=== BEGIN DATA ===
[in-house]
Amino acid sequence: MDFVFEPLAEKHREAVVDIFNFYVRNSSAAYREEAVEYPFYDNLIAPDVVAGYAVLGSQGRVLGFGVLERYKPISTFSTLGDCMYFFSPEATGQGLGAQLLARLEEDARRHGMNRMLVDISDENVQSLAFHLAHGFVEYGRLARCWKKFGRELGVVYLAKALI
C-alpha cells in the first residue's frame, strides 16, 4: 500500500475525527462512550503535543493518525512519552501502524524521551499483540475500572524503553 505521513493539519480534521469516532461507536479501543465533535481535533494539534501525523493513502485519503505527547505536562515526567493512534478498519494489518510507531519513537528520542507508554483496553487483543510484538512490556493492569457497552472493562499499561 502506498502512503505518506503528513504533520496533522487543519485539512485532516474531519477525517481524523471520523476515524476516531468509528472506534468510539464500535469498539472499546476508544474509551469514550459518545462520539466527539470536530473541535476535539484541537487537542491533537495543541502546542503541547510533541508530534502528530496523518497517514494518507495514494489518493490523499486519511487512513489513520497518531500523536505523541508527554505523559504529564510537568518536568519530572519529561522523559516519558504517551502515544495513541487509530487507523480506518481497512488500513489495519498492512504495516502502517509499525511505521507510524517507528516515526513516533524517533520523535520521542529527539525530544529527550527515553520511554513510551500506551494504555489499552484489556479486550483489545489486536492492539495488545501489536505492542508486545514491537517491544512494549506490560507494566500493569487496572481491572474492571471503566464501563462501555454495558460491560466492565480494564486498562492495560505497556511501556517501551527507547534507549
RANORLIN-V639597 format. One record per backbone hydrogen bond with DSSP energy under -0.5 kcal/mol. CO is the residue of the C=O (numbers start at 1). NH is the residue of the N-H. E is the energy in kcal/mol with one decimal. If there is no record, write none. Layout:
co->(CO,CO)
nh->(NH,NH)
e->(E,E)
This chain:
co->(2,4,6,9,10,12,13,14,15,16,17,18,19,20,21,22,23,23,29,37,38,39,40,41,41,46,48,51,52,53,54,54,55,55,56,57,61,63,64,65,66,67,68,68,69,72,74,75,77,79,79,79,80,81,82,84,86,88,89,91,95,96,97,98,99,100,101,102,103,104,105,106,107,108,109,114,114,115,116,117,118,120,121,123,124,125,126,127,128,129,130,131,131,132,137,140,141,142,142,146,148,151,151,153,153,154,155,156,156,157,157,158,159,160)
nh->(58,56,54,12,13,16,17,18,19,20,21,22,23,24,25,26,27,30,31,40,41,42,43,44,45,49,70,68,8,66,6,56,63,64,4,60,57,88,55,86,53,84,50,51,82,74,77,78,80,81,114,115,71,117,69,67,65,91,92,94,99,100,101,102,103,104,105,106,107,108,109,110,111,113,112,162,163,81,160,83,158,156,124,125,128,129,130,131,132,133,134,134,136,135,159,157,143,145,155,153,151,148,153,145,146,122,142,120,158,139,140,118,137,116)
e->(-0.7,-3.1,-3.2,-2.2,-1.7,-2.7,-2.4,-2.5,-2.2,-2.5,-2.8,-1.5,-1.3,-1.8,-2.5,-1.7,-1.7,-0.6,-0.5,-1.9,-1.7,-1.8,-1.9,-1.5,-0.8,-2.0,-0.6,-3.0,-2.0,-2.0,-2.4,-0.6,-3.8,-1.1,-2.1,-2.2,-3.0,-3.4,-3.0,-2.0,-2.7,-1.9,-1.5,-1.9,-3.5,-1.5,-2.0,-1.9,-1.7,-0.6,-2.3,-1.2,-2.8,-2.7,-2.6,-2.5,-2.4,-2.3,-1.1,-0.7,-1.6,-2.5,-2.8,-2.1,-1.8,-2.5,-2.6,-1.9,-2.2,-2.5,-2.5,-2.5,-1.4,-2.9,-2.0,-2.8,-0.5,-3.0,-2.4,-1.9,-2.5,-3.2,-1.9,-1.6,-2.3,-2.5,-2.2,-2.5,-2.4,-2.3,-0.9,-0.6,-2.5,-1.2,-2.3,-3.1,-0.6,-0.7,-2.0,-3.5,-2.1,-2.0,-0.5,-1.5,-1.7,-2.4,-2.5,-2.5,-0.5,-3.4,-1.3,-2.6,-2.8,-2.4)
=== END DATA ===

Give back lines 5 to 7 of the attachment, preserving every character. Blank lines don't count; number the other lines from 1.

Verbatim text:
co->(CO,CO)
nh->(NH,NH)
e->(E,E)